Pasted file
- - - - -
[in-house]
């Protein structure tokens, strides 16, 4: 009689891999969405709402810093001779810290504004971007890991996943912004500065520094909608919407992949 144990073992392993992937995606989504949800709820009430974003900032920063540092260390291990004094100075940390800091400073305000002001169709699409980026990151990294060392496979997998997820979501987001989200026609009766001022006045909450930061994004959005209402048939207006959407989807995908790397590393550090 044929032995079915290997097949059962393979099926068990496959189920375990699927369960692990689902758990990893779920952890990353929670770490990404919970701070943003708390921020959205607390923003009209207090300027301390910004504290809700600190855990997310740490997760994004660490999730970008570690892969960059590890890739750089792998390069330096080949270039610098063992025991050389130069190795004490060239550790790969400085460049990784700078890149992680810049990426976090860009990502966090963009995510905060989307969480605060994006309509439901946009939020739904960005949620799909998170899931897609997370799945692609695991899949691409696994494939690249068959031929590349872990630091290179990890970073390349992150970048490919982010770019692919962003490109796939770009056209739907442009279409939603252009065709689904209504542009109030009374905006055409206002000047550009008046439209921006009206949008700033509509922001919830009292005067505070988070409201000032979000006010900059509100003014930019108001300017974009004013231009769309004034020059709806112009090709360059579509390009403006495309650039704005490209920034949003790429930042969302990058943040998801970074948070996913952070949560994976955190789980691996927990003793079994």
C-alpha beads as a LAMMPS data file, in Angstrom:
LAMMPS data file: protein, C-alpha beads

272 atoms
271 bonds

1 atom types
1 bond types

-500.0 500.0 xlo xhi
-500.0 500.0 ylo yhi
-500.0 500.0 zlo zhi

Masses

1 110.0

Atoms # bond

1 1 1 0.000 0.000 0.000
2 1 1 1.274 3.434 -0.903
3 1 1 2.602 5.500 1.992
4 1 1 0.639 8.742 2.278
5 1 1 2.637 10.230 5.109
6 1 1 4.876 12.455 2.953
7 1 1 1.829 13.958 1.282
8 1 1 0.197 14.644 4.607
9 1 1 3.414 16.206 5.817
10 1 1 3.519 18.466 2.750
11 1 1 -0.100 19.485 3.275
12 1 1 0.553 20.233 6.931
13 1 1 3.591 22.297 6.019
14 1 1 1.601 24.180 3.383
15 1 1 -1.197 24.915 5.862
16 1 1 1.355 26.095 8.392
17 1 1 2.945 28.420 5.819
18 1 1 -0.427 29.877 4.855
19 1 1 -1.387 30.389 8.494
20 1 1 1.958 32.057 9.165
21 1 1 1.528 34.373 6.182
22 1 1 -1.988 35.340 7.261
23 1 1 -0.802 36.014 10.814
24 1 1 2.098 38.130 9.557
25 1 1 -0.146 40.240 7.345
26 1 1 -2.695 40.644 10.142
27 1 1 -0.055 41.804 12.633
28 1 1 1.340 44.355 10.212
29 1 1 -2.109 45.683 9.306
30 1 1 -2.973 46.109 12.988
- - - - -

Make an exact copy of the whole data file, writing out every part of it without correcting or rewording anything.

[in-house]
């Protein structure tokens, strides 16, 4: 009689891999969405709402810093001779810290504004971007890991996943912004500065520094909608919407992949 144990073992392993992937995606989504949800709820009430974003900032920063540092260390291990004094100075940390800091400073305000002001169709699409980026990151990294060392496979997998997820979501987001989200026609009766001022006045909450930061994004959005209402048939207006959407989807995908790397590393550090 044929032995079915290997097949059962393979099926068990496959189920375990699927369960692990689902758990990893779920952890990353929670770490990404919970701070943003708390921020959205607390923003009209207090300027301390910004504290809700600190855990997310740490997760994004660490999730970008570690892969960059590890890739750089792998390069330096080949270039610098063992025991050389130069190795004490060239550790790969400085460049990784700078890149992680810049990426976090860009990502966090963009995510905060989307969480605060994006309509439901946009939020739904960005949620799909998170899931897609997370799945692609695991899949691409696994494939690249068959031929590349872990630091290179990890970073390349992150970048490919982010770019692919962003490109796939770009056209739907442009279409939603252009065709689904209504542009109030009374905006055409206002000047550009008046439209921006009206949008700033509509922001919830009292005067505070988070409201000032979000006010900059509100003014930019108001300017974009004013231009769309004034020059709806112009090709360059579509390009403006495309650039704005490209920034949003790429930042969302990058943040998801970074948070996913952070949560994976955190789980691996927990003793079994």
C-alpha beads as a LAMMPS data file, in Angstrom:
LAMMPS data file: protein, C-alpha beads

272 atoms
271 bonds

1 atom types
1 bond types

-500.0 500.0 xlo xhi
-500.0 500.0 ylo yhi
-500.0 500.0 zlo zhi

Masses

1 110.0

Atoms # bond

1 1 1 0.000 0.000 0.000
2 1 1 1.274 3.434 -0.903
3 1 1 2.602 5.500 1.992
4 1 1 0.639 8.742 2.278
5 1 1 2.637 10.230 5.109
6 1 1 4.876 12.455 2.953
7 1 1 1.829 13.958 1.282
8 1 1 0.197 14.644 4.607
9 1 1 3.414 16.206 5.817
10 1 1 3.519 18.466 2.750
11 1 1 -0.100 19.485 3.275
12 1 1 0.553 20.233 6.931
13 1 1 3.591 22.297 6.019
14 1 1 1.601 24.180 3.383
15 1 1 -1.197 24.915 5.862
16 1 1 1.355 26.095 8.392
17 1 1 2.945 28.420 5.819
18 1 1 -0.427 29.877 4.855
19 1 1 -1.387 30.389 8.494
20 1 1 1.958 32.057 9.165
21 1 1 1.528 34.373 6.182
22 1 1 -1.988 35.340 7.261
23 1 1 -0.802 36.014 10.814
24 1 1 2.098 38.130 9.557
25 1 1 -0.146 40.240 7.345
26 1 1 -2.695 40.644 10.142
27 1 1 -0.055 41.804 12.633
28 1 1 1.340 44.355 10.212
29 1 1 -2.109 45.683 9.306
30 1 1 -2.973 46.109 12.988